It’s a brand new school year and through a catastrophic timetabling error, professors McCalpin and Jenko are now here to teach the same class. The only problem is, they’re from two very different disciplines…one of vintage Funk, and the other of modern Metal.
Now, they have the interesting task of not only educating the class, but each other in the nuances of their chosen subject specialities.
What’s on the curriculum?
Prof. McCalpin: For my first lesson in vintage Funk, I’ve chosen Fair Child by Willie West. Mainly because it’s undeniably funky no matter who you are, but it’s also not your average run of-the-mill Funk. It is heavily bass and drum driven but has acoustic guitar lines which is unique for this style. This type of greasy, soulful struttin comes straight from the swamps of New Orleans. Willie’s vocal is pure truth, and can cut to the core of you if you let it.
Prof. Jenko: For my first lesson, I’ve chosen Dunsel by Protest The Hero because not only are the guitars absolutely FURIOUS, the track evolves (or progresses, if you will) through all kinds of thoughts and feelings before smashing into one of the most rib-kickingly magnificent breaks you’re likely to hear. Elementary listening.
Prof. McCalpin: We climb aboard the mothership for our second vintage Funk lesson. Handcuffs by Parliament is a showcase of all things downright funked. This is George Clinton at his best and without a doubt his finest vocal performance. It’s important to note that P-Funk’s space and UFO vibe for this 1975 album was not just a branding gimmick. This band truly thought that they had been visited by Funk seeking aliens from another planet so they were doing their damndest to prove that their Funk was the stankiest. This song and masterpiece of an album are valid proof of utmost Funk to any being.
Prof. Jenko: Lesson two Hunting Season by FEVER 333, an absolute masterclass in channeling anger through the medium of music. Jason is audibly livid (and why wouldn’t he be, given the subject matter), the music serves as the aggressive backdrop needed to really make his point land. It’s rapid, it’s brutal, it’s got a huge deal to say. “Get that boot of your neck my brother.”
Prof. McCalpin: The third and final lesson for this course is A Message From The Meters by The Meters (my favorite vintage Funk group.) This track blends elements from the two previous songs: Louisiana flavor, and a group shout vocal. Meters songs always consist of four different parts perfectly locked together to form a perfect groove. This is really what Funk is all about at its core. Everyone has their own repetitive part that supports the entire piece. Like a well oiled machine these parts combine but they do not sound mechanical or perfect. They are listening to each other just as much as themselves. You are hearing literally four of the best to ever Funk: Zigaboo Modeliste on drums, Leo Nocentelli on searing wha-wha guitar, George Porter Jr. slamming dirty basslines, and the great Art Neville on organ.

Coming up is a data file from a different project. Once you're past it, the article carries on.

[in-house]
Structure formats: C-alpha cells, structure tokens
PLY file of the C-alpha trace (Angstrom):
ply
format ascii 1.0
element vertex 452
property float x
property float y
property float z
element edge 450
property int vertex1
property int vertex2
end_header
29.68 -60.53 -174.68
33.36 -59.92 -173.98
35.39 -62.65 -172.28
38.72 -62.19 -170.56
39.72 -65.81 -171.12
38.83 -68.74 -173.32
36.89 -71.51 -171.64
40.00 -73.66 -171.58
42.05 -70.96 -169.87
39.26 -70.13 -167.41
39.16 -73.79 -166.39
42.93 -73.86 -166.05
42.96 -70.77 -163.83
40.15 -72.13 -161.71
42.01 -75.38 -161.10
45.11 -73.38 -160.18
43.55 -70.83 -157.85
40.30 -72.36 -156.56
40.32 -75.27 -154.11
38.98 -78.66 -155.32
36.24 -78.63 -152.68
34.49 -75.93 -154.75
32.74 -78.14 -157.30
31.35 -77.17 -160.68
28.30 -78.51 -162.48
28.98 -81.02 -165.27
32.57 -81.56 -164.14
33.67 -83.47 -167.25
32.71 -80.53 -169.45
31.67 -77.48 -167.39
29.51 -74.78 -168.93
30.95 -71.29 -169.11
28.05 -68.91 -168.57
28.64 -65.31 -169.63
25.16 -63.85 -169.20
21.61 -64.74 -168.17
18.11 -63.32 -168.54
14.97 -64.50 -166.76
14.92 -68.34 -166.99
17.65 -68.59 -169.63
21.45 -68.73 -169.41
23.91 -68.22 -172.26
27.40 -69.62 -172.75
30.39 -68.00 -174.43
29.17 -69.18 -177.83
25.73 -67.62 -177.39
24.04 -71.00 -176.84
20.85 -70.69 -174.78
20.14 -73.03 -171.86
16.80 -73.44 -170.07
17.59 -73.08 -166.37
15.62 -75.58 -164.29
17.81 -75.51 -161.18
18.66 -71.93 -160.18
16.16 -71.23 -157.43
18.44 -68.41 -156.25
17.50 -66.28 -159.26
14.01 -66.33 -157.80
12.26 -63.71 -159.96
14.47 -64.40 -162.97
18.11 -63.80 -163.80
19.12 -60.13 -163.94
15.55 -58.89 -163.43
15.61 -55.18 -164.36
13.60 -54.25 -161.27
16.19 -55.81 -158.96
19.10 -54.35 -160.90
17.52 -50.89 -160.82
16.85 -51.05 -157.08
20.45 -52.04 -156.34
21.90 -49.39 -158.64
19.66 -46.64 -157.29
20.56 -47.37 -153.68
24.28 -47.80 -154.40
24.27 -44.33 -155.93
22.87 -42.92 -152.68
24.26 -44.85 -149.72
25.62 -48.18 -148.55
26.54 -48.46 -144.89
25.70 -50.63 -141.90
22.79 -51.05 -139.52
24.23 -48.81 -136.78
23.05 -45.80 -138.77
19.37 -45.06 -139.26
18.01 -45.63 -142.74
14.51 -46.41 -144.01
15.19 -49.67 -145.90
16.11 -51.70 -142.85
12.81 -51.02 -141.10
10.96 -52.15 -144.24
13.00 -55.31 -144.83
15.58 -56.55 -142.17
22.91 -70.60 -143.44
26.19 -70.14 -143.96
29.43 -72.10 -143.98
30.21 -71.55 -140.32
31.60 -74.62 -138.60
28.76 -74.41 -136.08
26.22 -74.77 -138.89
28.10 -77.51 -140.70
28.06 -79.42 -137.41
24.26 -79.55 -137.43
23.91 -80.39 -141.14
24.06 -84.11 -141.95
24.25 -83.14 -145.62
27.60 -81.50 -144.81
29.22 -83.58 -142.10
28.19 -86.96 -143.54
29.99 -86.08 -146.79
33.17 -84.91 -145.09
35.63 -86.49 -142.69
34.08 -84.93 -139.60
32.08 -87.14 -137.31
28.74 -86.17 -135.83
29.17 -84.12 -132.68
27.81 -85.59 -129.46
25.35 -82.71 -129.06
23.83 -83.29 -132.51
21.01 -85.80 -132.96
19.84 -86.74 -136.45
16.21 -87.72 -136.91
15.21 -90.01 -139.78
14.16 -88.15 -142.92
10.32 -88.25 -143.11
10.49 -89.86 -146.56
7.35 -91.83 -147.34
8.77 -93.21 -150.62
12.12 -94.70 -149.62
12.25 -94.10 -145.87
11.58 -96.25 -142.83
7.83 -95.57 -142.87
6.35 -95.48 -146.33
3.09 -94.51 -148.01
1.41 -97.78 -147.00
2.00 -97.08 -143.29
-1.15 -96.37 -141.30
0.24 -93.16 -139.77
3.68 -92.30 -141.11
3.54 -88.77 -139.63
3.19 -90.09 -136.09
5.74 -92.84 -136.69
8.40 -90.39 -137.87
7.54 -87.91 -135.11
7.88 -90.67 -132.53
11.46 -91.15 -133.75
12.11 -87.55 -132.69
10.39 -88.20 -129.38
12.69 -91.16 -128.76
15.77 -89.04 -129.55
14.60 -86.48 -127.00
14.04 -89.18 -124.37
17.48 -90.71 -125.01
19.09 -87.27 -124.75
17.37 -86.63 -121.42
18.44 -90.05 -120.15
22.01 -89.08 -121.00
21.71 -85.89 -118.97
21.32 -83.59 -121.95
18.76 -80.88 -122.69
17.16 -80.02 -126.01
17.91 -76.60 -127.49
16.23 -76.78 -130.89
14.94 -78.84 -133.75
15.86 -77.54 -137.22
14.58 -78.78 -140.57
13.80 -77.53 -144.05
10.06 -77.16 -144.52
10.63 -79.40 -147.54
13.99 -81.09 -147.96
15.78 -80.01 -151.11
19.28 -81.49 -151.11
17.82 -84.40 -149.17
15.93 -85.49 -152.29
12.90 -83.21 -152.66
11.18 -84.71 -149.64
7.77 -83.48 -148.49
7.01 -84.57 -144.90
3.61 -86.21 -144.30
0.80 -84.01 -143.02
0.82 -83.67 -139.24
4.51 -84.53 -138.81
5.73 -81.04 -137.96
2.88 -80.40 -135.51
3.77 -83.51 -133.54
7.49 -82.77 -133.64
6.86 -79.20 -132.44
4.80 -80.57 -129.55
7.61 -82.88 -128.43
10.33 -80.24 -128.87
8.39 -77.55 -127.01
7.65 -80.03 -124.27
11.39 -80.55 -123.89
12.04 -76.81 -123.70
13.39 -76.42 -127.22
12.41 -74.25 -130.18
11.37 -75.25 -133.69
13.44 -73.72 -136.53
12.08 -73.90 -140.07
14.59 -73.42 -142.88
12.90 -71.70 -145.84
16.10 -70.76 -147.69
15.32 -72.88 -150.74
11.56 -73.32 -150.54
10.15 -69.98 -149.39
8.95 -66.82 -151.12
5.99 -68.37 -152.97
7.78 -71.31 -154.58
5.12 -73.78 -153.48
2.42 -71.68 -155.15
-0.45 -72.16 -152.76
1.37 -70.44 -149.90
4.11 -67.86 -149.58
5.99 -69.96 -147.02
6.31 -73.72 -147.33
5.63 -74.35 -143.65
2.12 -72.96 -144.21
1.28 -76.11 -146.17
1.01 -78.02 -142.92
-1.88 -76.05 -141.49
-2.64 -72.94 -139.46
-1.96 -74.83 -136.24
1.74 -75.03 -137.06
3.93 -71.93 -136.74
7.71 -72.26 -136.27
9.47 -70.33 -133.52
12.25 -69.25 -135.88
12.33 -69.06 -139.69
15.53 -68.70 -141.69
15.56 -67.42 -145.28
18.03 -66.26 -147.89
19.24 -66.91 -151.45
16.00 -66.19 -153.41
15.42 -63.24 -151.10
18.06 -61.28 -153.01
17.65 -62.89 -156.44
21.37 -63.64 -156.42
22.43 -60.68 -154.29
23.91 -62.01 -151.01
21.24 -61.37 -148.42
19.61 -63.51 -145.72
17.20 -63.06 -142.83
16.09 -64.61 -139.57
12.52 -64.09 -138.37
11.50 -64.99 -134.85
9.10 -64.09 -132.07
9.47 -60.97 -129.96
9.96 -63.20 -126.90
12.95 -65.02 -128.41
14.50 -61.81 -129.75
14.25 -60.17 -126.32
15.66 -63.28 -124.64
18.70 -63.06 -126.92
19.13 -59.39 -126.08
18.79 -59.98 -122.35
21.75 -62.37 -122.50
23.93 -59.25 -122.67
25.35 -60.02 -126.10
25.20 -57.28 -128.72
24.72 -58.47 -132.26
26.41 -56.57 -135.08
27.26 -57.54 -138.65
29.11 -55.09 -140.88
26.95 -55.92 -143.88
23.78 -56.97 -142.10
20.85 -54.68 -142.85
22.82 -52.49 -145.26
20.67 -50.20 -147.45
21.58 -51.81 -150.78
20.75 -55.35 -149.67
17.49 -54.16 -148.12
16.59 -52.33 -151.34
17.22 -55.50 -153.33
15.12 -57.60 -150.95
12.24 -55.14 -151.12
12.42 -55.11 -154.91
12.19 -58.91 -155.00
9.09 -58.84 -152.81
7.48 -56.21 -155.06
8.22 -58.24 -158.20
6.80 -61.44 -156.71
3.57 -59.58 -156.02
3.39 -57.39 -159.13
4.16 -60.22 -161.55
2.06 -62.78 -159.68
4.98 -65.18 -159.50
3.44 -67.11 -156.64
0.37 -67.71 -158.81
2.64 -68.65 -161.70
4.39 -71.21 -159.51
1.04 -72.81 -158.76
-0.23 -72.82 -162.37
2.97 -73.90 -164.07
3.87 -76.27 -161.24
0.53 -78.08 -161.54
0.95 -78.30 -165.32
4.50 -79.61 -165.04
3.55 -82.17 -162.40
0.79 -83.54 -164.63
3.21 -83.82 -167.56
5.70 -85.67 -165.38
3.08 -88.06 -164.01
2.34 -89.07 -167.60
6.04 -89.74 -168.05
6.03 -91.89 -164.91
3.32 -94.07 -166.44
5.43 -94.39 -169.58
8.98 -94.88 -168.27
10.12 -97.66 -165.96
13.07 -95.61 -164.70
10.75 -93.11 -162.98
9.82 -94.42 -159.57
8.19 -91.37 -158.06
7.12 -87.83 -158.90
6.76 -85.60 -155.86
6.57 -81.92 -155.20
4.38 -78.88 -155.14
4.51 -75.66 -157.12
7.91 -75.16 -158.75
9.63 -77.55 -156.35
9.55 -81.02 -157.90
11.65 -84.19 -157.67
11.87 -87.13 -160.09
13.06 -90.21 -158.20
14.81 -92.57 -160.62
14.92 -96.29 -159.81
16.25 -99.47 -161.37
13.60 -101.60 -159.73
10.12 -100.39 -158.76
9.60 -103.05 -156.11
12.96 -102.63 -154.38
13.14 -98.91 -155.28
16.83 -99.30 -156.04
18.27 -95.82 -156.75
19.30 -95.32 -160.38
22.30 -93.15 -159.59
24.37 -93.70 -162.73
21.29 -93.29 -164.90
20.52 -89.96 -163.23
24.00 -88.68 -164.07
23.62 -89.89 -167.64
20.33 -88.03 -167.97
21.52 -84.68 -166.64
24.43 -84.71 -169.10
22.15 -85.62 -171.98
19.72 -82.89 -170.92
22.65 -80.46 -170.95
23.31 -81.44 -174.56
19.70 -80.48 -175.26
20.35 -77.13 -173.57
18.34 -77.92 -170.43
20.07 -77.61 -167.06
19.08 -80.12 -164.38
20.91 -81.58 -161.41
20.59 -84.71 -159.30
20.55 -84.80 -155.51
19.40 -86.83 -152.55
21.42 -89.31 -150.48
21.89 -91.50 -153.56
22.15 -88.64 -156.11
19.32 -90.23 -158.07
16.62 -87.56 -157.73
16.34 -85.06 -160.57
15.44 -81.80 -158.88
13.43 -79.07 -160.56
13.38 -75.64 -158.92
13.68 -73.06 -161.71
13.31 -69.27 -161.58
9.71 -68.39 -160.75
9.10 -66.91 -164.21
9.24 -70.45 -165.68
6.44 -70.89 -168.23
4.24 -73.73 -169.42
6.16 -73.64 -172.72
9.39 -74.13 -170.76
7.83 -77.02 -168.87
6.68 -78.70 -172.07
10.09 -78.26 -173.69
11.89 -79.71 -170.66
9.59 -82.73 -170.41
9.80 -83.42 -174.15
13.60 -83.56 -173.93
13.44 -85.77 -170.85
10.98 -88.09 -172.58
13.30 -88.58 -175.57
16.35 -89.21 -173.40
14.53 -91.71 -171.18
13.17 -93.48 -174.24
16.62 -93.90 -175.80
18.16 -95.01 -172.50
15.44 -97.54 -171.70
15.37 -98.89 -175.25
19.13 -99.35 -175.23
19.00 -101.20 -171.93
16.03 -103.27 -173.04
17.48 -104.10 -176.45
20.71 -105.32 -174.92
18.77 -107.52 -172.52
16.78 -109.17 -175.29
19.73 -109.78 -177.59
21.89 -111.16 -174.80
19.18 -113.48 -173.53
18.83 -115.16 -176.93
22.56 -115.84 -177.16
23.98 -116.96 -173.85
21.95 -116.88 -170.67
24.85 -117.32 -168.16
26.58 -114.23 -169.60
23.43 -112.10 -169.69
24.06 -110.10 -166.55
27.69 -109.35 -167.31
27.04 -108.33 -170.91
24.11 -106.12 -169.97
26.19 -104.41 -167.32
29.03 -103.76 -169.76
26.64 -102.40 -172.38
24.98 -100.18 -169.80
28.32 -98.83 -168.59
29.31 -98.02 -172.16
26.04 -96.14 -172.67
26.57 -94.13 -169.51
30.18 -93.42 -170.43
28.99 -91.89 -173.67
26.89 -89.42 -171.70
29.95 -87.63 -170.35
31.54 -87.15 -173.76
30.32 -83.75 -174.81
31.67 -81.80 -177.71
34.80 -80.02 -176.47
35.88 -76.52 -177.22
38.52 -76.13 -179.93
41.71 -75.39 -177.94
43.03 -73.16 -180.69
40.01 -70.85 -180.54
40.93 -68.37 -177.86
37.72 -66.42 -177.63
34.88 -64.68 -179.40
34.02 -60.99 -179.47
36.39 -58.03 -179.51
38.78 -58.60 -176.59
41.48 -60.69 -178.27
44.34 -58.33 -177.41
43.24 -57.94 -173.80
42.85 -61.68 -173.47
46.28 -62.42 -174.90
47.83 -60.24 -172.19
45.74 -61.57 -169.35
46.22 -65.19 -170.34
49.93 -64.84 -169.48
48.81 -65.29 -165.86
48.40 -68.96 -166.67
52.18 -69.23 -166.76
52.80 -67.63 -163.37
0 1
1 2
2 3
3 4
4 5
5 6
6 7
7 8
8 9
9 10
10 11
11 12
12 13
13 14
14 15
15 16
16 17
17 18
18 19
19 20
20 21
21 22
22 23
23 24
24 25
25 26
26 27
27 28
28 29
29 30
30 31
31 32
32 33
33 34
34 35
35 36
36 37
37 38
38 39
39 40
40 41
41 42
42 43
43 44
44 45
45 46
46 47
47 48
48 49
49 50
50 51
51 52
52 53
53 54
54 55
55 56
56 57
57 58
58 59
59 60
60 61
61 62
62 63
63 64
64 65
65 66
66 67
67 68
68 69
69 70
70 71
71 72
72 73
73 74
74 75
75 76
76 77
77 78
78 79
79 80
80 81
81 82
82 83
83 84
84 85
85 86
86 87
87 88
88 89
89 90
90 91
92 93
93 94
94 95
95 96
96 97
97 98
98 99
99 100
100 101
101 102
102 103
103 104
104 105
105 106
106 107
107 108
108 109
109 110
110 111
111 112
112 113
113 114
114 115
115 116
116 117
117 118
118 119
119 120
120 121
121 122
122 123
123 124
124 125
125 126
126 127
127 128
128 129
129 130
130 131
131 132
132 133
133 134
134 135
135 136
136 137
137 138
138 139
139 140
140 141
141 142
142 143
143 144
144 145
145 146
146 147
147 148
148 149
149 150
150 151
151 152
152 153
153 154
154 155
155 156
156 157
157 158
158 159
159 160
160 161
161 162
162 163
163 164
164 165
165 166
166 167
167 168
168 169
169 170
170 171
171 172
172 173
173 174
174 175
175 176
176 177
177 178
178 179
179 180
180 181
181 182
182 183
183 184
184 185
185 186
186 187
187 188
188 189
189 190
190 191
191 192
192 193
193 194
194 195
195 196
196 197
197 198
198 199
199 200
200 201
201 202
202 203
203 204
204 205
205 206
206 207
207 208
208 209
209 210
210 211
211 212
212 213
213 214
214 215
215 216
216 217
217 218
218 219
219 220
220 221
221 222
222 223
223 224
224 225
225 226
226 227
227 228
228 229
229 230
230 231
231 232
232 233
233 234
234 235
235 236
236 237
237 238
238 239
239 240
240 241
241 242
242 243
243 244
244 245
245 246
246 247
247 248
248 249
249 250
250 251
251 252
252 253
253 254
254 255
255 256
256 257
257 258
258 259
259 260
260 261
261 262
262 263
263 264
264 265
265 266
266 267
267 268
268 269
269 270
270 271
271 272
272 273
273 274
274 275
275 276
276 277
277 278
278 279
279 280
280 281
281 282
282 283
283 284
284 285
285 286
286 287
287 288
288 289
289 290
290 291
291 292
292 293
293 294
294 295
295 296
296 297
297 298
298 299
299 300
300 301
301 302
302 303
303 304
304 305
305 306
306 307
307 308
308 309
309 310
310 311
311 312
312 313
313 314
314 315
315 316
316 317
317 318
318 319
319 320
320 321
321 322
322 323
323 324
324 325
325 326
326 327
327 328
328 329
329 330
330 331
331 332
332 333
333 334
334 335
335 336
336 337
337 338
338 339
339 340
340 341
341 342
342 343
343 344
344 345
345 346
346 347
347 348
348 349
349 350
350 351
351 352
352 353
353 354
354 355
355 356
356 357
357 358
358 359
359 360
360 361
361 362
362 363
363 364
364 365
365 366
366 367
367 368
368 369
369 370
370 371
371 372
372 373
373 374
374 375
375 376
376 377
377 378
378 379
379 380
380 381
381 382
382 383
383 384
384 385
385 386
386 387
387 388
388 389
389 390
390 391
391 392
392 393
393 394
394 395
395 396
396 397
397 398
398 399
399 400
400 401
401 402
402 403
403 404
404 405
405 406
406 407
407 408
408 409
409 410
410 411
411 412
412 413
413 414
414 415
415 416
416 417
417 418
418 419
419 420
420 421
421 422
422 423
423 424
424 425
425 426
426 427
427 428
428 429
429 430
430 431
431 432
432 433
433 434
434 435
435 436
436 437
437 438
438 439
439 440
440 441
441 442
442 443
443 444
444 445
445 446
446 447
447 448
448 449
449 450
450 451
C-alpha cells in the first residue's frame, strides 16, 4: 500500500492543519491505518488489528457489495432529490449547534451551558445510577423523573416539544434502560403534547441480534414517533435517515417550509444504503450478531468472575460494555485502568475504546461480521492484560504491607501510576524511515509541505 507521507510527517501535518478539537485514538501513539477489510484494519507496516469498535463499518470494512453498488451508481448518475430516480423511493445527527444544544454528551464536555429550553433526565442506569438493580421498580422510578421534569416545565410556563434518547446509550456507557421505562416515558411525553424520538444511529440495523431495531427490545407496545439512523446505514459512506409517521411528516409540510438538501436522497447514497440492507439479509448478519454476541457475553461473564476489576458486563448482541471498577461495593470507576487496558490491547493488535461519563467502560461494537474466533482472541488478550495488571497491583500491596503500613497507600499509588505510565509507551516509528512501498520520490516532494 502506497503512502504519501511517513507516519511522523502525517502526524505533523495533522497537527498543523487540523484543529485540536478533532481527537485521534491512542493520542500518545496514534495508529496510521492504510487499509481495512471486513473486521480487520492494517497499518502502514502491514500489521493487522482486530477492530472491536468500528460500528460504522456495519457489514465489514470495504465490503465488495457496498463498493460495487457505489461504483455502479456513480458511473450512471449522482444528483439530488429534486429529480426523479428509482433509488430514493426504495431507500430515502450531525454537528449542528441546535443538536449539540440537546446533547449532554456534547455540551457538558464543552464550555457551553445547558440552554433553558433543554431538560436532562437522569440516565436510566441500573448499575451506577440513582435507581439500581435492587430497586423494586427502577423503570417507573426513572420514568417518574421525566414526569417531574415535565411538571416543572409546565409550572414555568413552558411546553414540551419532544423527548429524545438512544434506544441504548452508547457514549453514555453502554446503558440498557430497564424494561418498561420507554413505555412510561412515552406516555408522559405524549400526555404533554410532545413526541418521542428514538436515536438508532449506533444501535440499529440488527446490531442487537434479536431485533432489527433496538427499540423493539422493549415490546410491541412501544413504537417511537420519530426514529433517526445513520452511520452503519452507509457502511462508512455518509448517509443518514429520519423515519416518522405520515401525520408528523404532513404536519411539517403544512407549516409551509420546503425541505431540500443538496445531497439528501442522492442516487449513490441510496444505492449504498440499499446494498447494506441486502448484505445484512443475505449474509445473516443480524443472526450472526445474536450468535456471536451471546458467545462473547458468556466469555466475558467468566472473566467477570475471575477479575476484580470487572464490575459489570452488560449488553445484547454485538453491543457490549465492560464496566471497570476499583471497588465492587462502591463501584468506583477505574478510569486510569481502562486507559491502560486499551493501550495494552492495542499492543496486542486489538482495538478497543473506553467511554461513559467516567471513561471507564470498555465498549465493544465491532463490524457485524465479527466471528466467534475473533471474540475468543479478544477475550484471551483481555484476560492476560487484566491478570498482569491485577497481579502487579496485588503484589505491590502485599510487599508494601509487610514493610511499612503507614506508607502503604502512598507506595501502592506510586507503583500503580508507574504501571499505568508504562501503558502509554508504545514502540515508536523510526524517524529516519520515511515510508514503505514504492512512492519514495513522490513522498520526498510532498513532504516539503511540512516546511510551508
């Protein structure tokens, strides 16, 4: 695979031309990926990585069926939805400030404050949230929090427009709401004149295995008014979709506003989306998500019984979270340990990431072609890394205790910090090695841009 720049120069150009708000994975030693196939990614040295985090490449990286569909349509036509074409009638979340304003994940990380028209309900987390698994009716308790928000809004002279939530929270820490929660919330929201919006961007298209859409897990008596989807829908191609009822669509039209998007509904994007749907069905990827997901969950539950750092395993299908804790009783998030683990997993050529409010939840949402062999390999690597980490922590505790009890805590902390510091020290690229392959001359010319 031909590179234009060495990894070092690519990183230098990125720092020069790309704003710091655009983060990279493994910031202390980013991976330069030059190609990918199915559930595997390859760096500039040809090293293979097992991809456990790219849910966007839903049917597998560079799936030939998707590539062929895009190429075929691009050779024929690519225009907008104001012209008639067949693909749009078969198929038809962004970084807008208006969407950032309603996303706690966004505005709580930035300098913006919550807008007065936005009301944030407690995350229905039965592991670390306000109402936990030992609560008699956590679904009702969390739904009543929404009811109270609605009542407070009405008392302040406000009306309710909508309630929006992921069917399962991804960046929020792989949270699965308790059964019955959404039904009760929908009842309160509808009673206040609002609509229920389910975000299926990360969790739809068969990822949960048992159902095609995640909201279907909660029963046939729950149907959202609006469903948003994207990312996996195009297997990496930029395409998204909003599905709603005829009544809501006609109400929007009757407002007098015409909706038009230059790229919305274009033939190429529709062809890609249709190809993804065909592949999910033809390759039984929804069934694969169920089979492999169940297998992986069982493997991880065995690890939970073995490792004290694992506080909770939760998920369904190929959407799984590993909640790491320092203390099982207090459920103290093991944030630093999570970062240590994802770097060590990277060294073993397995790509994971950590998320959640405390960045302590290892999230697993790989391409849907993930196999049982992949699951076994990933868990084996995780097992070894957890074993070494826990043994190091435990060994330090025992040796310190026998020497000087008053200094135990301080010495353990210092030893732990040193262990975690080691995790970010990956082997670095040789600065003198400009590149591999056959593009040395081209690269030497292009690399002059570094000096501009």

Prof. Jenko: Let’s end lesson three with Broken Vision Rhythm by Loathe. The crushing intro may remind some of you of our studies on Mastodon, but it quickly lurches into something far more frenetic, a true auditory conniption. There’s a pent-up energy that finally breaks at 1:06, and afterward the floodgates are well and truly open. Be carried upon the wave.
What did we learn?
Prof. McCalpin: Monomyth by Animals As Leaders proves that playing Metal music can be creative, and beautiful art. As a guitarist I have been aware of this band and Tosin Abasi as a guitar master for years. It was truly exciting to finally listen to him and this band. It’s crazy to follow along with each note and to imagine what rehearsals must be like for a band of this caliber.
Prof. Jenko: Remind Me by Patrice Rushen is truly a treat to listen to. This is the kind of thing I could have on loop in the background, creating an ambience as they say. I hear a lot of what I love about Bonobo in this sound, no doubt Patrice has been an inspiration for him in some way!
Prof. McCalpin: Dunsel by Protest The Hero is a two guitar, double bass drum attack to my face with some great vocals and lyrics. I’ll never forget when one of my beginner guitar students brought a Protest The Hero album to his first lesson and told me that it was what he wanted to learn. I did my best and after a year he was actually playing a few of their riffs. I couldn’t deny him because as this song says: “Shitty music just ain’t worth makin.” Something we can all agree on no matter what the genre is.
Prof. Jenko: Kissing My Love by Cold Blood is giving me some real nostalgia for the soundtrack to Final Fantasy 8. Truly a formative soundtrack on my young brain, it’s easy to see why a track like this would appeal to my sensibilities. An A+ for sure.
Prof. McCalpin: Where The Birds Are by Good Tiger is a sweet, unexpected blend of heavy and melodic. I chose to write about this one because I love the band name and the song title. I was reminded of my deep love for the Mars Volta with this track. The bass tone really stuck out to me as being unapologetically hard. I like that. Also, the vocal harmonies are wild and complex.
Prof. Jenko: I Feel Like Dynamite by King Dynamite is something I’d want playing at a party with a bunch of cool cats invited. I love the little brass flourishes and the way the chords move to this darker edge in the pre chorus, it gives the song a layer of complexity that begs repeat listening.
A playlist is an ideal guide for any sort of introduction to a specific artist or style of music. In the case of this playlist, an added element is needed: a teacher. A trusted source for a genre otherwise too overwhelming and vast to tackle as a newcomer.